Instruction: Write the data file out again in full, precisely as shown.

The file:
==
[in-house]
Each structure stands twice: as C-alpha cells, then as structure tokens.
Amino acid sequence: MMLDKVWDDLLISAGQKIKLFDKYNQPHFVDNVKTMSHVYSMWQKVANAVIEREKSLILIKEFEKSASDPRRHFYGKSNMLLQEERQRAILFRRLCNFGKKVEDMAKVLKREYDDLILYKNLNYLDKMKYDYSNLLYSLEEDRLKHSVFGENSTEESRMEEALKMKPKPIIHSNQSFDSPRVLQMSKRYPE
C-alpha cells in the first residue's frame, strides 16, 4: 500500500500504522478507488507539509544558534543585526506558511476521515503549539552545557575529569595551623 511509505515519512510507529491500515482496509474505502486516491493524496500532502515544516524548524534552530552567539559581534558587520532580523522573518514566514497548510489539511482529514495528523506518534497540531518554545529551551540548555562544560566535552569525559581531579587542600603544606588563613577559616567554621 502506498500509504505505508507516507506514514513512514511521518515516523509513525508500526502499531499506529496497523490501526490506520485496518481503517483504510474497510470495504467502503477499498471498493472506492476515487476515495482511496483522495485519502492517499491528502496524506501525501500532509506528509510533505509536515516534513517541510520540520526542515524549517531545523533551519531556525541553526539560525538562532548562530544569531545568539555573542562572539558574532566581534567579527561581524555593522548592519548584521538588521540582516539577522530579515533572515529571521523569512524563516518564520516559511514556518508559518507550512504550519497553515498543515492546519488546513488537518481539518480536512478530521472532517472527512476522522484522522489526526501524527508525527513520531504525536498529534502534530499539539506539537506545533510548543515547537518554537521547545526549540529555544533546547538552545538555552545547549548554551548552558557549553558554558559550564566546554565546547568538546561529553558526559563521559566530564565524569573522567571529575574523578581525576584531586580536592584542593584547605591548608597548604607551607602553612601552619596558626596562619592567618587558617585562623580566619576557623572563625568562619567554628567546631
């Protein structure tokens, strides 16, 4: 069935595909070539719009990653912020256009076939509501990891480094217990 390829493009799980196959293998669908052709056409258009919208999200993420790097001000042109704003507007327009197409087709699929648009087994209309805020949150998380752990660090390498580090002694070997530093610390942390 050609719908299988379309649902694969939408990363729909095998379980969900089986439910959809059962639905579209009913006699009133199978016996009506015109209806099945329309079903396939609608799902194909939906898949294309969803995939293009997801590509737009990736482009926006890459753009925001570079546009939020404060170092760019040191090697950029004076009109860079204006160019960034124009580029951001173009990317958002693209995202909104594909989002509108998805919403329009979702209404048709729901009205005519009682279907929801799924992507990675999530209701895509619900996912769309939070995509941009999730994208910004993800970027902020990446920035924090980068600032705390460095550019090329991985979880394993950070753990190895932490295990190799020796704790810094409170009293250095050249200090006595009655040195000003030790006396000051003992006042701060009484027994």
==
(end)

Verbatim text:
[in-house]
Each structure stands twice: as C-alpha cells, then as structure tokens.
Amino acid sequence: MMLDKVWDDLLISAGQKIKLFDKYNQPHFVDNVKTMSHVYSMWQKVANAVIEREKSLILIKEFEKSASDPRRHFYGKSNMLLQEERQRAILFRRLCNFGKKVEDMAKVLKREYDDLILYKNLNYLDKMKYDYSNLLYSLEEDRLKHSVFGENSTEESRMEEALKMKPKPIIHSNQSFDSPRVLQMSKRYPE
C-alpha cells in the first residue's frame, strides 16, 4: 500500500500504522478507488507539509544558534543585526506558511476521515503549539552545557575529569595551623 511509505515519512510507529491500515482496509474505502486516491493524496500532502515544516524548524534552530552567539559581534558587520532580523522573518514566514497548510489539511482529514495528523506518534497540531518554545529551551540548555562544560566535552569525559581531579587542600603544606588563613577559616567554621 502506498500509504505505508507516507506514514513512514511521518515516523509513525508500526502499531499506529496497523490501526490506520485496518481503517483504510474497510470495504467502503477499498471498493472506492476515487476515495482511496483522495485519502492517499491528502496524506501525501500532509506528509510533505509536515516534513517541510520540520526542515524549517531545523533551519531556525541553526539560525538562532548562530544569531545568539555573542562572539558574532566581534567579527561581524555593522548592519548584521538588521540582516539577522530579515533572515529571521523569512524563516518564520516559511514556518508559518507550512504550519497553515498543515492546519488546513488537518481539518480536512478530521472532517472527512476522522484522522489526526501524527508525527513520531504525536498529534502534530499539539506539537506545533510548543515547537518554537521547545526549540529555544533546547538552545538555552545547549548554551548552558557549553558554558559550564566546554565546547568538546561529553558526559563521559566530564565524569573522567571529575574523578581525576584531586580536592584542593584547605591548608597548604607551607602553612601552619596558626596562619592567618587558617585562623580566619576557623572563625568562619567554628567546631
């Protein structure tokens, strides 16, 4: 069935595909070539719009990653912020256009076939509501990891480094217990 390829493009799980196959293998669908052709056409258009919208999200993420790097001000042109704003507007327009197409087709699929648009087994209309805020949150998380752990660090390498580090002694070997530093610390942390 050609719908299988379309649902694969939408990363729909095998379980969900089986439910959809059962639905579209009913006699009133199978016996009506015109209806099945329309079903396939609608799902194909939906898949294309969803995939293009997801590509737009990736482009926006890459753009925001570079546009939020404060170092760019040191090697950029004076009109860079204006160019960034124009580029951001173009990317958002693209995202909104594909989002509108998805919403329009979702209404048709729901009205005519009682279907929801799924992507990675999530209701895509619900996912769309939070995509941009999730994208910004993800970027902020990446920035924090980068600032705390460095550019090329991985979880394993950070753990190895932490295990190799020796704790810094409170009293250095050249200090006595009655040195000003030790006396000051003992006042701060009484027994």